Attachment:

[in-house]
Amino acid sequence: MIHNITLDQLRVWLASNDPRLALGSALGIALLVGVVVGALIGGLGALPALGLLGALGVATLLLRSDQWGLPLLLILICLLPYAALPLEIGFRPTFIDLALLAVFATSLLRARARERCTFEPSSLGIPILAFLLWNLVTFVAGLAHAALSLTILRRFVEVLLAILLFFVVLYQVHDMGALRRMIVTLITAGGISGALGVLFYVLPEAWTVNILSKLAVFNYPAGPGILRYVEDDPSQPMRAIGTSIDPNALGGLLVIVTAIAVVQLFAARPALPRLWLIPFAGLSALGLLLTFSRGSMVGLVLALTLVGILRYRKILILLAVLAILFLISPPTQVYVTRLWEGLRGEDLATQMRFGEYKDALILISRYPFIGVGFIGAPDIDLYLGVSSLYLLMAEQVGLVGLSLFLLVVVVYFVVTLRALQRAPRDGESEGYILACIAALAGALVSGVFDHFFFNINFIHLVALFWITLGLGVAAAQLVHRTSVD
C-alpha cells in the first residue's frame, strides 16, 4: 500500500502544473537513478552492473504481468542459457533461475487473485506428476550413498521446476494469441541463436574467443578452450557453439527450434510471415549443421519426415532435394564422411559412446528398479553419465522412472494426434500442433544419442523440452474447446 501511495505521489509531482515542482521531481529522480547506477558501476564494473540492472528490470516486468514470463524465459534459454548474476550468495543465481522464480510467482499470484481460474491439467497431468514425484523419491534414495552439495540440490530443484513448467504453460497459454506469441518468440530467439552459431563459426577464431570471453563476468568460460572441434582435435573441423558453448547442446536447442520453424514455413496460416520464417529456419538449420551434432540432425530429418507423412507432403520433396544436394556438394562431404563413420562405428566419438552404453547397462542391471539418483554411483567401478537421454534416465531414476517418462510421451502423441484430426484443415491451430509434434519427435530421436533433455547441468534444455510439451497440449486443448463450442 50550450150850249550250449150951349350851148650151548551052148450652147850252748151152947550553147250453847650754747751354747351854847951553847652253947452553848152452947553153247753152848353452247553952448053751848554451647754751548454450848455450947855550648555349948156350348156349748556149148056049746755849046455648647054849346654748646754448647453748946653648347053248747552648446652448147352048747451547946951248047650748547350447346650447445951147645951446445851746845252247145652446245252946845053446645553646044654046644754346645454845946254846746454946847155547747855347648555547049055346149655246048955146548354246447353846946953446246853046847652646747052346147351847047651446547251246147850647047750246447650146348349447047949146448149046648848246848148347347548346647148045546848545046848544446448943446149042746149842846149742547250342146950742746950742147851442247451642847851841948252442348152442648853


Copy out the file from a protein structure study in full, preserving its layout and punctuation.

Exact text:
[in-house]
Amino acid sequence: MIHNITLDQLRVWLASNDPRLALGSALGIALLVGVVVGALIGGLGALPALGLLGALGVATLLLRSDQWGLPLLLILICLLPYAALPLEIGFRPTFIDLALLAVFATSLLRARARERCTFEPSSLGIPILAFLLWNLVTFVAGLAHAALSLTILRRFVEVLLAILLFFVVLYQVHDMGALRRMIVTLITAGGISGALGVLFYVLPEAWTVNILSKLAVFNYPAGPGILRYVEDDPSQPMRAIGTSIDPNALGGLLVIVTAIAVVQLFAARPALPRLWLIPFAGLSALGLLLTFSRGSMVGLVLALTLVGILRYRKILILLAVLAILFLISPPTQVYVTRLWEGLRGEDLATQMRFGEYKDALILISRYPFIGVGFIGAPDIDLYLGVSSLYLLMAEQVGLVGLSLFLLVVVVYFVVTLRALQRAPRDGESEGYILACIAALAGALVSGVFDHFFFNINFIHLVALFWITLGLGVAAAQLVHRTSVD
C-alpha cells in the first residue's frame, strides 16, 4: 500500500502544473537513478552492473504481468542459457533461475487473485506428476550413498521446476494469441541463436574467443578452450557453439527450434510471415549443421519426415532435394564422411559412446528398479553419465522412472494426434500442433544419442523440452474447446 501511495505521489509531482515542482521531481529522480547506477558501476564494473540492472528490470516486468514470463524465459534459454548474476550468495543465481522464480510467482499470484481460474491439467497431468514425484523419491534414495552439495540440490530443484513448467504453460497459454506469441518468440530467439552459431563459426577464431570471453563476468568460460572441434582435435573441423558453448547442446536447442520453424514455413496460416520464417529456419538449420551434432540432425530429418507423412507432403520433396544436394556438394562431404563413420562405428566419438552404453547397462542391471539418483554411483567401478537421454534416465531414476517418462510421451502423441484430426484443415491451430509434434519427435530421436533433455547441468534444455510439451497440449486443448463450442 50550450150850249550250449150951349350851148650151548551052148450652147850252748151152947550553147250453847650754747751354747351854847951553847652253947452553848152452947553153247753152848353452247553952448053751848554451647754751548454450848455450947855550648555349948156350348156349748556149148056049746755849046455648647054849346654748646754448647453748946653648347053248747552648446652448147352048747451547946951248047650748547350447346650447445951147645951446445851746845252247145652446245252946845053446645553646044654046644754346645454845946254846746454946847155547747855347648555547049055346149655246048955146548354246447353846946953446246853046847652646747052346147351847047651446547251246147850647047750246447650146348349447047949146448149046648848246848148347347548346647148045546848545046848544446448943446149042746149842846149742547250342146950742746950742147851442247451642847851841948252442348152442648853